Your clients have learned from the experiences of their parents, their peers, and their own. They desire to better prepare and protect their children and beneficiaries from long-term care costs. And they also want to protect and preserve their wealth so they can follow through on their best-intended estate plans and pass on their legacy. And once a client is informed about the uses and flexibility of long-term care insurance, it’s not difficult to motivate them to implement a solution.
We know that your instincts and relationship with the client matter most. We don’t go into any discussion with another advisor with a lean toward long-term care insurance as a catch-all solution. We’ll follow your lead – the objectives and the plans you’ve already put in place. Maybe one of the children has the means and wants to pay out of pocket for their parent’s long-term care. Maybe that comes from a deep respect for what they saw their parents do themselves, and if an individual situation shapes up like that, it’s a fantastic and beautiful gesture. But it’s a plan, and more than anything else, we stress the importance of having the discussions with your clients and forming a plan. Insurance is the best answer for most, but not all, and we will always follow your lead on the right strategies to implement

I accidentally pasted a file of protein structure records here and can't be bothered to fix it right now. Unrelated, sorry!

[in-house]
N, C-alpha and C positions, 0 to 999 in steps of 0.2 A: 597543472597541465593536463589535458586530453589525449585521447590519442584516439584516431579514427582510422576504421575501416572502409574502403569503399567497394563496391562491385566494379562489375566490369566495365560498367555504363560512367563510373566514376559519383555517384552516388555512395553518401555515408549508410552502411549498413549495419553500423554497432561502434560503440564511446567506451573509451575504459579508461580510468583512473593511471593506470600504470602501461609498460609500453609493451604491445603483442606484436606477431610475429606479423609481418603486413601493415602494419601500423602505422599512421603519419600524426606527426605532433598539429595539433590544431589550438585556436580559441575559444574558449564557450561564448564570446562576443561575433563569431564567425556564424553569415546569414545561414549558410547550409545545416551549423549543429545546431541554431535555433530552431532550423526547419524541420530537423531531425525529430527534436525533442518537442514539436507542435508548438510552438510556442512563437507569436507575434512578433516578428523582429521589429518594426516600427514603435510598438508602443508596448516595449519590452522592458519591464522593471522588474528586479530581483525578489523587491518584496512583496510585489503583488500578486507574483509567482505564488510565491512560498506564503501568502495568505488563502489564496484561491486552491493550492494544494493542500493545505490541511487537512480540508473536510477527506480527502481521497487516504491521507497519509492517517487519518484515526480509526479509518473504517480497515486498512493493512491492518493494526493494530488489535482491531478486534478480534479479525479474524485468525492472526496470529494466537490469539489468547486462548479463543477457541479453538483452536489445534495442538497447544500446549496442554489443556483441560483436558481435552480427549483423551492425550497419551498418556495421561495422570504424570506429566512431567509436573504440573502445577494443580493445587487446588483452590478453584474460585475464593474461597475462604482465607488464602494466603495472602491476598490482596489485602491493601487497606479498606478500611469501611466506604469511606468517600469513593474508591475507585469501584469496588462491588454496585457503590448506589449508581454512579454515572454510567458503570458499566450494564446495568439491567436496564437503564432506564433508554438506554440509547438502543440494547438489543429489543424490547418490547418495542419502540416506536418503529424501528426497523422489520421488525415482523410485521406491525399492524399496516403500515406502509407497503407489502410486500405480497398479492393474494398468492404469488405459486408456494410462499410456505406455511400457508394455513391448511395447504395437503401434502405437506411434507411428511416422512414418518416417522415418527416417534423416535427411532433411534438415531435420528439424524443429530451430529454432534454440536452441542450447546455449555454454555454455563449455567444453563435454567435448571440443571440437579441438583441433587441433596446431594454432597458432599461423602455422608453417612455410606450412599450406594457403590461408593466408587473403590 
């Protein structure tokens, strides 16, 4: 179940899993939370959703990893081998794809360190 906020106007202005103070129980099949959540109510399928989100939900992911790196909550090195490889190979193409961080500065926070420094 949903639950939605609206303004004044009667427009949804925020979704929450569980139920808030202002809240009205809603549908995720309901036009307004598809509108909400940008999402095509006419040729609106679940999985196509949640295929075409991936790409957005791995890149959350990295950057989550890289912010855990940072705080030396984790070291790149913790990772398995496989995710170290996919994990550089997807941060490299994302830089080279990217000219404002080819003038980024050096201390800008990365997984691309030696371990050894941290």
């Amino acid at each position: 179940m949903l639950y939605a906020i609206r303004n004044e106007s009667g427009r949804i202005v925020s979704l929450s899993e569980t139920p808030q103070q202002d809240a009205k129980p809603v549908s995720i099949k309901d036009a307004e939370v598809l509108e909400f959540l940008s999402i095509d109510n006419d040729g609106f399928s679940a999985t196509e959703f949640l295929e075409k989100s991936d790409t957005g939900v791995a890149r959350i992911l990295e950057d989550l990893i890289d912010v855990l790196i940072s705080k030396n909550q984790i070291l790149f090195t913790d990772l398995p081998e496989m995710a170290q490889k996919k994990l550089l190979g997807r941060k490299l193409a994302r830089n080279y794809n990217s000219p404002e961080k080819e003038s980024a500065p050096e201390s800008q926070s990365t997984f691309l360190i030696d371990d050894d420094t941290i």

As insurance professionals not tied to any carrier, acting independently in all cases, we have a unique vantage point to look out for trends in the industry. We work with advisors of all sizes, aiding clients of all ages and asset bases, whether as a spot request for a specific recommendation or to assist in crafting a modified wealth management plan.
Disclosures and Definitions
The information provided is for educational purposes only. The views expressed here are those of the author and may not represent the views of Leo Wealth. Neither Leo Wealth nor the author makes any warranty or representation as to the accuracy, completeness, or reliability of this information. Please be advised that this content may contain errors, is subject to revision at all times, and should not be relied upon for any purpose. Under no circumstances shall Leo Wealth be liable to you or anyone else for damage stemming from the use or misuse of this information. Neither Leo Wealth or the author offers legal or tax advice. Please consult the appropriate professional regarding your individual circumstance. Past performance is no guarantee of future results.